What are the Stages of Grief?


Life is undoubtedly challenging. It’s challenging to manage the unique stressors including earning a living, educating your kids, and getting through the day. When a loved one dies it’s incredibly difficult to accept. Death is a surreal experience. One day your loved one is present, and the next moment they’re gone. It takes time and patience to process death. You may feel like you’ll never get through it. But, with time and emotional effort, you will get to the other side of the grieving process. Grief is extremely painful and confusing. It can help to read about it so you can understand more of what you’re experiencing. Check out the section on grief at BetterHelp and gain clarity on what to expect when you’re mourning the loss of a loved one. It helps to understand the various stages of grief. That way you know what to expect during a loss. Here are the five stages of grief and how people experience them.

Who developed the five stages of grief?


The five stages of grief were developed by Swiss-American psychiatrist Elizabeth Kübler-Ross. Kübler-Ross spent a significant portion of her career working with terminally ill patients. As she got to know them, she realized they accepted their diagnosis and the fact that they were dying in stages. Kübler-Ross wrote the book “On Death and Dying,” in 1969, where she identified in “Five Stages of Grief.” They are: denial, anger, bargaining, depression and acceptance. The patients took some time to accept that they were going to die. In addition to helping people cope with a terminally ill diagnosis, the five stages of grief help individuals process grief after someone they love died.

The five stages of grief


Here are the five stages of grief and how they impact us. It’s important to note that sometimes we move in and out of each phase. For example, you may have days where you’re in denial of your loved one’s death, and then you get to a place of anger. Grief can be linear, but doesn’t have to be that way.

Denial – When a loved one dies most people are in denial. During the denial stage, people can’t seem to process that their loved one is gone. It feels like a dream. The brain has trouble  understanding the concept of death. It feels like there must be a mistake. This is an illusion or a false reality. It’s understandable that you’re in denial after a loved one dies; it is a painful experience and you’re having difficulty processing it. Sometimes the denial stage moves quickly into the next phase of anger. Other times people remain in denial for quite some time because they are having difficulty accepting that their loved one is gone.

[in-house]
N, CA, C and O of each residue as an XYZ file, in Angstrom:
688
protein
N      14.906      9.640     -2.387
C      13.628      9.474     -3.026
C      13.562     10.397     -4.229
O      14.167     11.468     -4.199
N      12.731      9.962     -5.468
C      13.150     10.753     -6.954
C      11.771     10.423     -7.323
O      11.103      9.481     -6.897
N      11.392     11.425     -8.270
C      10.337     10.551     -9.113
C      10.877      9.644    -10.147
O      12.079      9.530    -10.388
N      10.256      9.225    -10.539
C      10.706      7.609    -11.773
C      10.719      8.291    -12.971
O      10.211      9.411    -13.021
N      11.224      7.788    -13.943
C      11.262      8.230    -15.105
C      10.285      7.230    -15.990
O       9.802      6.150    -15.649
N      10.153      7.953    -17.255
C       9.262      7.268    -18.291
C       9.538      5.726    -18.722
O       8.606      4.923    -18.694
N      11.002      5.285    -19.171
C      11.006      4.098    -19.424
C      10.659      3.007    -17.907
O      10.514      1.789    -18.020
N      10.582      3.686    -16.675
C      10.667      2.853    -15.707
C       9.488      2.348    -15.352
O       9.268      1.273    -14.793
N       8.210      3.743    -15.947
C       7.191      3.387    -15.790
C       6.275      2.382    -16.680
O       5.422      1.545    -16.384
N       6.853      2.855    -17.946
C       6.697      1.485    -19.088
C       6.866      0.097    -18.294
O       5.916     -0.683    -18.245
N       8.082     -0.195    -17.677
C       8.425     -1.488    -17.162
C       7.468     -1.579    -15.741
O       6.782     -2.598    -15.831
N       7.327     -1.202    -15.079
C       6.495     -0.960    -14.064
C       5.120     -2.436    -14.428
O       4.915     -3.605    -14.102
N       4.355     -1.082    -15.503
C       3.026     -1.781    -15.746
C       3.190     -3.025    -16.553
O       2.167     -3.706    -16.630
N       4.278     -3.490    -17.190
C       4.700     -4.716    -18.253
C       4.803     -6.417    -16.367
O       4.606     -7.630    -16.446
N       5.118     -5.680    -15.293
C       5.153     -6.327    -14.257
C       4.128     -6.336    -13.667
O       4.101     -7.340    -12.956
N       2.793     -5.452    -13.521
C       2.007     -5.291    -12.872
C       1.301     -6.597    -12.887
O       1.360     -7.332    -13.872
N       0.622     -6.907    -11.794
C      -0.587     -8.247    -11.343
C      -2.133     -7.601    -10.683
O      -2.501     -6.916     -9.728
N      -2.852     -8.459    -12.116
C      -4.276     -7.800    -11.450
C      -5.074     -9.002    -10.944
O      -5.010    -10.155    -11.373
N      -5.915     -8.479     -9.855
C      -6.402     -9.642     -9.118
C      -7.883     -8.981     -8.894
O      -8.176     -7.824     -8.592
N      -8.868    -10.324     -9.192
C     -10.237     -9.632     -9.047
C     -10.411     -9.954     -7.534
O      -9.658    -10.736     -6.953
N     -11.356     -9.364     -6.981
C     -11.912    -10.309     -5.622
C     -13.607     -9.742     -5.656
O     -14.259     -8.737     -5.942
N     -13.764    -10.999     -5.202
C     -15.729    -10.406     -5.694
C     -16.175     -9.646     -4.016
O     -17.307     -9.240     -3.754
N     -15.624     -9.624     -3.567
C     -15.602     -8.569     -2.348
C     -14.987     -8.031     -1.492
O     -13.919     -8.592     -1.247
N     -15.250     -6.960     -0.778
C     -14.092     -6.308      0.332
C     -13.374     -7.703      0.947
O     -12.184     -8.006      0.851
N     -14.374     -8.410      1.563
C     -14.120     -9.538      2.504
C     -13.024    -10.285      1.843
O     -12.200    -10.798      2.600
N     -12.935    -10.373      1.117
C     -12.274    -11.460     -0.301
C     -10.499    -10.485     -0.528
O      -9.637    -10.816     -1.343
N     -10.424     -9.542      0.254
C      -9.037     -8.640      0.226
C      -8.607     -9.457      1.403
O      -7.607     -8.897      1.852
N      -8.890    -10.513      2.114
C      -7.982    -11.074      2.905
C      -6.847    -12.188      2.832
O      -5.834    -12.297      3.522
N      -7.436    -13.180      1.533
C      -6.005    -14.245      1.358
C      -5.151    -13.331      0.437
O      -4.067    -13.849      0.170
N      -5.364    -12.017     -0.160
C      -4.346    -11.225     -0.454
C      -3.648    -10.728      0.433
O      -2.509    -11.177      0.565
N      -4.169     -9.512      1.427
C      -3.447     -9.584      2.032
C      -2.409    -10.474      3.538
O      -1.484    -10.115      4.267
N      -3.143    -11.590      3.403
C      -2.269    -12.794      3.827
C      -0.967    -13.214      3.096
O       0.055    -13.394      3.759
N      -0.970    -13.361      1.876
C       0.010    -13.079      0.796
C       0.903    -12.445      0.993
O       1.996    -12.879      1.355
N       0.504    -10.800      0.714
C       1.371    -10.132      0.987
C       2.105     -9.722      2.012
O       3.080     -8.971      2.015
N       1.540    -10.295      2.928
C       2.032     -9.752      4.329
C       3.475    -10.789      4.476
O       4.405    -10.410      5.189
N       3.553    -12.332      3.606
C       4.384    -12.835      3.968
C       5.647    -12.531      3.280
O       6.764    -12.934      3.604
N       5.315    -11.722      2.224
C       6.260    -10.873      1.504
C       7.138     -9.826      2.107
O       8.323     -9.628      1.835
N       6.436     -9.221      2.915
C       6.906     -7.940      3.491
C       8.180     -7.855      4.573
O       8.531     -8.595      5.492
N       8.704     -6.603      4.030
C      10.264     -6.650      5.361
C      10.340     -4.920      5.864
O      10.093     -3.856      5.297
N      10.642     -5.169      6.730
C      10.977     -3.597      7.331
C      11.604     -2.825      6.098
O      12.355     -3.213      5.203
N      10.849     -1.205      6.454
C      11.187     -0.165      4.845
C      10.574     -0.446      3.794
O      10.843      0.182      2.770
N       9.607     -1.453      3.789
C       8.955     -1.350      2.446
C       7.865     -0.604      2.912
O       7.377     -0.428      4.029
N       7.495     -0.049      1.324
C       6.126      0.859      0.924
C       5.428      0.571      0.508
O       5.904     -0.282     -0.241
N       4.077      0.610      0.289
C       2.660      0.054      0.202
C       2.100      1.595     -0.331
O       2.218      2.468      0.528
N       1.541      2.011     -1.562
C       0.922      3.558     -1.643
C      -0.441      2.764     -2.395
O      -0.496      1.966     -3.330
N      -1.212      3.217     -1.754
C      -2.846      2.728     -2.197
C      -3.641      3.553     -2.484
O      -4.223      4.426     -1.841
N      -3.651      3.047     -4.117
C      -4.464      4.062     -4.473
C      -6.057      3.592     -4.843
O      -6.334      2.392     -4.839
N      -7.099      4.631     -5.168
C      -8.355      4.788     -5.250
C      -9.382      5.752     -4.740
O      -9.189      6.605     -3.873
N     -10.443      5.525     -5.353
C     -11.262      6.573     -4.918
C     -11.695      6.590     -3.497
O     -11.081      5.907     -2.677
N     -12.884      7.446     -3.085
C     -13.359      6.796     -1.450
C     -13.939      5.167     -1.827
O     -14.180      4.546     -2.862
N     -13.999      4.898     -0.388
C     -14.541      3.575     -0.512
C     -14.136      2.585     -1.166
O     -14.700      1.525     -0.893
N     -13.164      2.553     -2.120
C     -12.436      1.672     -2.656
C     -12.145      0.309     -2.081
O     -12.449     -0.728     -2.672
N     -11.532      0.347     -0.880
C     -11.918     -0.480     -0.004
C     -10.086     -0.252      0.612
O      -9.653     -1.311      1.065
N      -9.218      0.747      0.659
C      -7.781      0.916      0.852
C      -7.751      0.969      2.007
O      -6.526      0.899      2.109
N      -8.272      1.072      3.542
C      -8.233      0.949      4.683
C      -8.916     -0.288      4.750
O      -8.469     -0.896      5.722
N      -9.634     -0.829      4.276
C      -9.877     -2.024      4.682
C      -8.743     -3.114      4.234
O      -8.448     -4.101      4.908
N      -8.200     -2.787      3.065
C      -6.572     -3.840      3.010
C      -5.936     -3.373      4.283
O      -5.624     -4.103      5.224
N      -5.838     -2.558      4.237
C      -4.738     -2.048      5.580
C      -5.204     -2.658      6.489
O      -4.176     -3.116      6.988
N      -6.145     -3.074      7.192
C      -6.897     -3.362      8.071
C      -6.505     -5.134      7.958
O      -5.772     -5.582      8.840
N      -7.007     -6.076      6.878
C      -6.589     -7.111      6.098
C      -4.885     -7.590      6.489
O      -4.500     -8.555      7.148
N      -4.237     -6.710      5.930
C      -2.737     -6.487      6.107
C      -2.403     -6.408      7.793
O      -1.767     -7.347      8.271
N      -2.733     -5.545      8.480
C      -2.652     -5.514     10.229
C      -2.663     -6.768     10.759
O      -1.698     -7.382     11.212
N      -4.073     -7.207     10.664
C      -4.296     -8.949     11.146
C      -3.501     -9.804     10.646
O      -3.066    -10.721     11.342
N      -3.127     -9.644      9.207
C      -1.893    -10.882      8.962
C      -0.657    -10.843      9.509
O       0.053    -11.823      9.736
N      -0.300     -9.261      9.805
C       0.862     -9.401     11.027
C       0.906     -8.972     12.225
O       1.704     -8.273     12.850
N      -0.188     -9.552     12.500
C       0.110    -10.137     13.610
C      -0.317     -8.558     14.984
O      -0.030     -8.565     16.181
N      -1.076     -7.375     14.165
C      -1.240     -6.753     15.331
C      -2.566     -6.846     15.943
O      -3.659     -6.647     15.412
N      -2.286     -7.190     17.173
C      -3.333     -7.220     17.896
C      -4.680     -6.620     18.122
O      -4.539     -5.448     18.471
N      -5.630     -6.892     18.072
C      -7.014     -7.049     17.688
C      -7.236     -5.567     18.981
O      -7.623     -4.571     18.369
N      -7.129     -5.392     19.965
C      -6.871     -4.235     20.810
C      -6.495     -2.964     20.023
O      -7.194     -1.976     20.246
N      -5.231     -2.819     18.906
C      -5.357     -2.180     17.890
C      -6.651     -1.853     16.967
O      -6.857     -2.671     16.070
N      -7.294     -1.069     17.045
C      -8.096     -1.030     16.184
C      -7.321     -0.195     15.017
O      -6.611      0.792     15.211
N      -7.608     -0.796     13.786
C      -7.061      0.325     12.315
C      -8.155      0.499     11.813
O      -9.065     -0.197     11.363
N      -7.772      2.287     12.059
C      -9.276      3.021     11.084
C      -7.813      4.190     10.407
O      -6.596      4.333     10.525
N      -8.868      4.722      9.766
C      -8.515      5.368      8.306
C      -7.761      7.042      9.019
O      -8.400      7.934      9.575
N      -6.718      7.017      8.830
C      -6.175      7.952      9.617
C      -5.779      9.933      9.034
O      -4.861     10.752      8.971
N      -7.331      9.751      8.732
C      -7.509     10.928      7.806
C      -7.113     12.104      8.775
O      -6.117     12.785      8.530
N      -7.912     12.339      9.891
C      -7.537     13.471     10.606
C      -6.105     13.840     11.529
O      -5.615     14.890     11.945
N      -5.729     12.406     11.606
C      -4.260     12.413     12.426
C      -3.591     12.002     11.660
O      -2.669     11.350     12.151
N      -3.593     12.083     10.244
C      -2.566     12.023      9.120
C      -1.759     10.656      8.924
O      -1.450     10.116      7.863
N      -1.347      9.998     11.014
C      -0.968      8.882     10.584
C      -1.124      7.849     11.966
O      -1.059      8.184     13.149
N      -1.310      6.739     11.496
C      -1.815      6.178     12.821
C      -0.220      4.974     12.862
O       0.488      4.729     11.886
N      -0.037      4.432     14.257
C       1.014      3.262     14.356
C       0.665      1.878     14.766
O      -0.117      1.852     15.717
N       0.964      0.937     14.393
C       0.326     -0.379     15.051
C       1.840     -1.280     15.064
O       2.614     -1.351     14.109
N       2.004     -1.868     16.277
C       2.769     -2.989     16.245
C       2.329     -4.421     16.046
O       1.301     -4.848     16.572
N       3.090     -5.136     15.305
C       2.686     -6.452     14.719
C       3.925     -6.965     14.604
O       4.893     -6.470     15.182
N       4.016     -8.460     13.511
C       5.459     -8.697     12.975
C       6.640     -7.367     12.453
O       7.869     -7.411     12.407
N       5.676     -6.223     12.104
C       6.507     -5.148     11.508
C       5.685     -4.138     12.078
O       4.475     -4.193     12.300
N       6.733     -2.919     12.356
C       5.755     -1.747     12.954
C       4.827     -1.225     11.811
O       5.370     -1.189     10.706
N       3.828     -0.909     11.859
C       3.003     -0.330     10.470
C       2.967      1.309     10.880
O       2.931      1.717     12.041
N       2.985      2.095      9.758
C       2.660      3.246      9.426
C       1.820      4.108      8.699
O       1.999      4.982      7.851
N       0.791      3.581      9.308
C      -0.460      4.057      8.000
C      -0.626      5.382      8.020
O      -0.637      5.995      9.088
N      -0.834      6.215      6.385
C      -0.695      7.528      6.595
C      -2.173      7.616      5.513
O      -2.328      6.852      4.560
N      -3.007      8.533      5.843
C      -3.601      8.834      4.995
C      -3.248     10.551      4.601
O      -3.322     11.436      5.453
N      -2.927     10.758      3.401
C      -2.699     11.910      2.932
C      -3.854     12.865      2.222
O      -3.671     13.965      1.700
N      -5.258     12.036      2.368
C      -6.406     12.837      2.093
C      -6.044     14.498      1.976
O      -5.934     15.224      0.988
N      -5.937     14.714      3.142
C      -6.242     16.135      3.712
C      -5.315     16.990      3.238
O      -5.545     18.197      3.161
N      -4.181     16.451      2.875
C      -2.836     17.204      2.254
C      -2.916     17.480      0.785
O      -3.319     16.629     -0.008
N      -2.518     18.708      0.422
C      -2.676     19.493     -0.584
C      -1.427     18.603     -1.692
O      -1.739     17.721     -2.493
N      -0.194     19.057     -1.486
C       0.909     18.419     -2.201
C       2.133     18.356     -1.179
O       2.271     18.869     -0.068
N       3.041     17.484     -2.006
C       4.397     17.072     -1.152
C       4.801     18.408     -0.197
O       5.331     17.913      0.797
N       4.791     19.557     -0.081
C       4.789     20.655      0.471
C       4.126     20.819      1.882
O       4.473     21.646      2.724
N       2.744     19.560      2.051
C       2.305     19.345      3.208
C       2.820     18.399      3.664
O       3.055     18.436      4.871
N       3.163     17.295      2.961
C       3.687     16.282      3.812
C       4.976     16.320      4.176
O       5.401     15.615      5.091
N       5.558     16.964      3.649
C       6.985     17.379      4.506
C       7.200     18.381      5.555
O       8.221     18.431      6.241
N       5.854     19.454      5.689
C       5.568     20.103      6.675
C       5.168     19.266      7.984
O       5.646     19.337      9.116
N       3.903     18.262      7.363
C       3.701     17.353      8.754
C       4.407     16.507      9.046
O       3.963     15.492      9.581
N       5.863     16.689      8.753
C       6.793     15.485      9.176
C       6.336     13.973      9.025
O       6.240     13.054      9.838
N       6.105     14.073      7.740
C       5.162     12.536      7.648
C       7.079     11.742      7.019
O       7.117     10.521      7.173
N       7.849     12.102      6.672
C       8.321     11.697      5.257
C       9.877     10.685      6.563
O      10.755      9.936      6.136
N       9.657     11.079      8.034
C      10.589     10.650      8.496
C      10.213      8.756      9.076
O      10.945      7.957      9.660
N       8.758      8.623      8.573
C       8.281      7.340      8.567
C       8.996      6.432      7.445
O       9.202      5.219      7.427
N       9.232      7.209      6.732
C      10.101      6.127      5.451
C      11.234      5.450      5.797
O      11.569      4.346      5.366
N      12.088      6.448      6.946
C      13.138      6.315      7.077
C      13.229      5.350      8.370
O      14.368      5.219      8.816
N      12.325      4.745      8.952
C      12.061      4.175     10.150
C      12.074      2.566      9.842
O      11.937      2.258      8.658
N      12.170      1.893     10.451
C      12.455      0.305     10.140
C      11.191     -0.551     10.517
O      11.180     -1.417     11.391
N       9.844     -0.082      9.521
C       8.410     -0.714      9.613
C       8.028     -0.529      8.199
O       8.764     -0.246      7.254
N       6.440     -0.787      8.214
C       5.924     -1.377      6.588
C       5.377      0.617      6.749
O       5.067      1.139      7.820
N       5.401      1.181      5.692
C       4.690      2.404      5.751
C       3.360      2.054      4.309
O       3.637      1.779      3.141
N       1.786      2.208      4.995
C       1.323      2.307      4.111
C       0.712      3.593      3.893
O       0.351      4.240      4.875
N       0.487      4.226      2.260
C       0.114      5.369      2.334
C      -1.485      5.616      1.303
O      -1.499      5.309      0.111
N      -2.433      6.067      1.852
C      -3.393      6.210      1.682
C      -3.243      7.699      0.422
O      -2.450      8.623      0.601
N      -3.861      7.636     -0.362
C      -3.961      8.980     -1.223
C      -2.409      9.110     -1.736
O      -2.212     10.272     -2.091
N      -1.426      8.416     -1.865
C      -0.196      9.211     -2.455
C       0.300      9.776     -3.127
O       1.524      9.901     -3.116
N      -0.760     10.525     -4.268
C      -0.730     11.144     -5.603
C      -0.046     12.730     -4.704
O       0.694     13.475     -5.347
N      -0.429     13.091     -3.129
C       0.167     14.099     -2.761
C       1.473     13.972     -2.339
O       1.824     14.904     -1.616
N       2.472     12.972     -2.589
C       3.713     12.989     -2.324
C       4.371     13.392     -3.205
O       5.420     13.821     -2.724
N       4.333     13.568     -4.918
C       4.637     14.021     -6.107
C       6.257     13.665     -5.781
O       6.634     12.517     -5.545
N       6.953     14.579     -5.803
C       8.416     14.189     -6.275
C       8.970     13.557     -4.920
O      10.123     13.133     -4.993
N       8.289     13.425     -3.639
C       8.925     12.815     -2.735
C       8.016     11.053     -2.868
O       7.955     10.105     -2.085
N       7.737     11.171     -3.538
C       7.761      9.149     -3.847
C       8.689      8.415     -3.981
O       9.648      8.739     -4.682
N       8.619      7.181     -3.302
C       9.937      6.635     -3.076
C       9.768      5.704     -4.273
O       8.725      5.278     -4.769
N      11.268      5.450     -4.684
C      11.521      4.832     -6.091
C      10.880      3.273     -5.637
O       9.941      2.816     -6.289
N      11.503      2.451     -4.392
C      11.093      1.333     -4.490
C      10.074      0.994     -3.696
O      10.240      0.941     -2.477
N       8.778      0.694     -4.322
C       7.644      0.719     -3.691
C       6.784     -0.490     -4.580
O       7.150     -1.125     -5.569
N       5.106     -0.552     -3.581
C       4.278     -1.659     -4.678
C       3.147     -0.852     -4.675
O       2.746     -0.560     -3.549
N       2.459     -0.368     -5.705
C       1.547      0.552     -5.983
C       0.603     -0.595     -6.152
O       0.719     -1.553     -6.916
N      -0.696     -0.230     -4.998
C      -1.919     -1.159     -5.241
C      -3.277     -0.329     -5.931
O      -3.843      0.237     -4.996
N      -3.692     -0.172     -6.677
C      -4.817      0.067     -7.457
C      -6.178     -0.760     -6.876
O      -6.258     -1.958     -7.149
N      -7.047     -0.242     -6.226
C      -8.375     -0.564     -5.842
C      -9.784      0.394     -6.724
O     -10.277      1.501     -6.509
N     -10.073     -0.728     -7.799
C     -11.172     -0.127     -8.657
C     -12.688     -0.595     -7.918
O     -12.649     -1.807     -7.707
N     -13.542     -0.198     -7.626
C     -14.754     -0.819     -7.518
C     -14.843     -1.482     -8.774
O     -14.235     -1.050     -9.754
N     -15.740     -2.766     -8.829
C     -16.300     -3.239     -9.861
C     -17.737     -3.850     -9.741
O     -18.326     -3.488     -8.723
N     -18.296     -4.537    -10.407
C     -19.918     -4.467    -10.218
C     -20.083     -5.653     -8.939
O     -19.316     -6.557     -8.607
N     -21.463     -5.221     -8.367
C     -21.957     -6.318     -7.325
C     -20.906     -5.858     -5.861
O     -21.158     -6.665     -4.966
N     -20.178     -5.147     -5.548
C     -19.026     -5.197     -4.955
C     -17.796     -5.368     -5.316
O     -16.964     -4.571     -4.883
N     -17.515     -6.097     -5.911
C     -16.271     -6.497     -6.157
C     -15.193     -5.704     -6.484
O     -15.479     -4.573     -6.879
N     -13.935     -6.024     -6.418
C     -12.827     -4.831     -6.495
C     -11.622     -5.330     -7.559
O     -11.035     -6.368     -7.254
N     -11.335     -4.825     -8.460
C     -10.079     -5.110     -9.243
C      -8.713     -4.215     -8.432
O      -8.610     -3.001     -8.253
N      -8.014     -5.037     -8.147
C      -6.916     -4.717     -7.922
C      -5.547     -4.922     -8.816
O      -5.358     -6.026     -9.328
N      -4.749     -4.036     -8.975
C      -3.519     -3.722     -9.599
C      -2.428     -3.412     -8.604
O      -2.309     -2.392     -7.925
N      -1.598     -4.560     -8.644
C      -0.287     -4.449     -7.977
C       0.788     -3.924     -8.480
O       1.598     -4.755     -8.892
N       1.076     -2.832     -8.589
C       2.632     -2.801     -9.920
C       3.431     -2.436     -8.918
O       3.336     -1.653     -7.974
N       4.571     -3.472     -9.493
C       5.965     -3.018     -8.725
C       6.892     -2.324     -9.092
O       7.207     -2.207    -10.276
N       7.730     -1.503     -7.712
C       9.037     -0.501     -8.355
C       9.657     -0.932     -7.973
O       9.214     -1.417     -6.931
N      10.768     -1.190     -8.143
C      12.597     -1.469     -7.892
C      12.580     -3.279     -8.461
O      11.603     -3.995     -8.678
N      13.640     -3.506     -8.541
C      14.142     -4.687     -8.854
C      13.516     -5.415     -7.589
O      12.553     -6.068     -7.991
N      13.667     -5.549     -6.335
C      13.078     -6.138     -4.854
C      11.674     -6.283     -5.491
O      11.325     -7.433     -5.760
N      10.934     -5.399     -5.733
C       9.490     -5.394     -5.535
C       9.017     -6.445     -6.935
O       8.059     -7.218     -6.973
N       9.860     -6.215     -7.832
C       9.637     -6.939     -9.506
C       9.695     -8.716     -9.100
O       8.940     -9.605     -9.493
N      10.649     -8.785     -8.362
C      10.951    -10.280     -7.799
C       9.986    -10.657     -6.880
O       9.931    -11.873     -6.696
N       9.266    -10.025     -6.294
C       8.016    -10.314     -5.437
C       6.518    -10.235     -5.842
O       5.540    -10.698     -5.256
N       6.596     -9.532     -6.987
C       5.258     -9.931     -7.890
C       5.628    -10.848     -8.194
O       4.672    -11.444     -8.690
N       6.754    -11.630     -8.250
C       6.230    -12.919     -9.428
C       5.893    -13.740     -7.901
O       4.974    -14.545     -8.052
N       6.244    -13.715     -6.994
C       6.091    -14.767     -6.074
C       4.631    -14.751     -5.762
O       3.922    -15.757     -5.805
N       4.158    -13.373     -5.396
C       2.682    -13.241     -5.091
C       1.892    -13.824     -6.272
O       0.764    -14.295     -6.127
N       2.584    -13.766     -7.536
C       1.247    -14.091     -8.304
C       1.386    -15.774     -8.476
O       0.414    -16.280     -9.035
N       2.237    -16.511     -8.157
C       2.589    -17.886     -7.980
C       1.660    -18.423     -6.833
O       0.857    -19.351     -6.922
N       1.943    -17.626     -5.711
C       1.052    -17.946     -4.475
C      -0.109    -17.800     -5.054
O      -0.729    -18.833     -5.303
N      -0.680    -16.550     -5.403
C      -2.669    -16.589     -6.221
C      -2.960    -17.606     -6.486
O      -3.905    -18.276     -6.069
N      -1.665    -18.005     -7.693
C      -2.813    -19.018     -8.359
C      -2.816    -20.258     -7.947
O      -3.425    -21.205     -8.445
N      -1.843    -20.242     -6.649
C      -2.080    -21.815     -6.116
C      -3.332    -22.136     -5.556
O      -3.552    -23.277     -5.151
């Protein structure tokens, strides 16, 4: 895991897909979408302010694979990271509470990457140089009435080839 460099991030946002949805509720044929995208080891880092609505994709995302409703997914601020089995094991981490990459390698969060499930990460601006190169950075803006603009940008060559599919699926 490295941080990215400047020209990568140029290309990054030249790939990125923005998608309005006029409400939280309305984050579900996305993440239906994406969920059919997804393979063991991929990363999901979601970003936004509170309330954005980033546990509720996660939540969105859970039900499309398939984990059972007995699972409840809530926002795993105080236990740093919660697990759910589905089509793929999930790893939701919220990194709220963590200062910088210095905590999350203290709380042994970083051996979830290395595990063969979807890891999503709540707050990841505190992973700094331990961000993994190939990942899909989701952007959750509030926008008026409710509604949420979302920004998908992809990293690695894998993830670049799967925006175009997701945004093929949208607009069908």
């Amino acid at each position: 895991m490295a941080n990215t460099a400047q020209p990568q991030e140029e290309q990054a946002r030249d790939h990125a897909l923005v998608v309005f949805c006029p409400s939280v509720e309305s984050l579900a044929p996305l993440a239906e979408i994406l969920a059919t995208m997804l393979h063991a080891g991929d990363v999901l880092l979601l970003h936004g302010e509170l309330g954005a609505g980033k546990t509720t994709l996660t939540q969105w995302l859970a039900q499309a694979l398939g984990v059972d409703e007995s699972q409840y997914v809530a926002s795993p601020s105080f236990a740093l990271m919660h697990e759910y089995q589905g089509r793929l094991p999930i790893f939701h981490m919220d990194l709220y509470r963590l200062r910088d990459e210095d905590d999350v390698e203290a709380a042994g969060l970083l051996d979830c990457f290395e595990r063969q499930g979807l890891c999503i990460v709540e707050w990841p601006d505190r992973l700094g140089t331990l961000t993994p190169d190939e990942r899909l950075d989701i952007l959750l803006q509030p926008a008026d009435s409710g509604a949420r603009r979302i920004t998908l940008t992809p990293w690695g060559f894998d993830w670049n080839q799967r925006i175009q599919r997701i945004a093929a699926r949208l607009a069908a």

Anger – Once the person accepts their loved one is gone strong emotions start to come up. Sometimes people are sad and other times they move into the anger stage. Typically, anger occurs after denial. You may wonder why your loved one had to die. When someone dies suddenly, it’s painful because you don’t have time to process what’s going on. The reality is  death tends to feel sudden even if you know that it’s coming. It’s natural to feel angry after a loved one dies. You resent that they’re gone and wish they could come back. You think things like “why me?” or question the fairness of it. Death feels like an injustice to some. That’s why they feel angry when it happens.


Bargaining – After an individual processes their anger, they’re desperate to get their loved one back. Their mind is convinced they can negotiate to bring the person who died back into the world. It’s not a rational thought. When someone is grieving they may turn to religion to get them through this tough time. They could pray to G-d and bargain with a higher power to get their loved one back from the dead. Unfortunately, there’s no negotiating with death. It has a finality to it.

Depression – When you envision the grieving process you may think of people crying. Most individuals experience sadness or depression after someone dies. When it comes to the five stages of grief, depression occurs when a person feels helpless about the death of their loved one. They withdraw from the world to cope with the sadness. During the depression stage a person feels emptiness. They have to accept a reality where their loved one is no longer present. It is a painful stage of grief. Nobody wants to feel powerless. If depression worsens, it’s critical to be mindful of it. If you experience suicidal ideation, or your depression feels unbearable, it’s crucial to reach out to a mental health professional or go to the emergency room if necessary. One thing to remember is depression doesn’t last forever. After you realize that there’s nothing you can do about the fact that your loved one died, it can be somewhat of a relief. It leads into the final stage of grief, which is acceptance.


Acceptance – The final stage of grief is acceptance. You finally come to terms with the fact that your loved one died. Acceptance can be a freeing state. You don’t have to fight death. Once you accept the person you loved is no longer in your life, you relinquish control to a higher power. it doesn’t mean they’re gone forever; they continue to live on in your memories. Cherish the time you had with that person when they were on the planet. It’s comforting to look at old photo albums, or tell stories about your loved one with your friends and family. But accepting  that they’re gone can be a relief once you get there; it’s the final stage of grief.

Talk about grief in therapy

When you’re going through the grieving process it can be helpful to talk to a therapist. You might consider seeing a mental health professional who specializes in grief. Find an individual therapist, or join a grief support group. It can help to talk about the grieving process because you’re not keeping everything inside. You don’t have to grieve alone. Mental health professionals are willing to support you through the five stages of grief.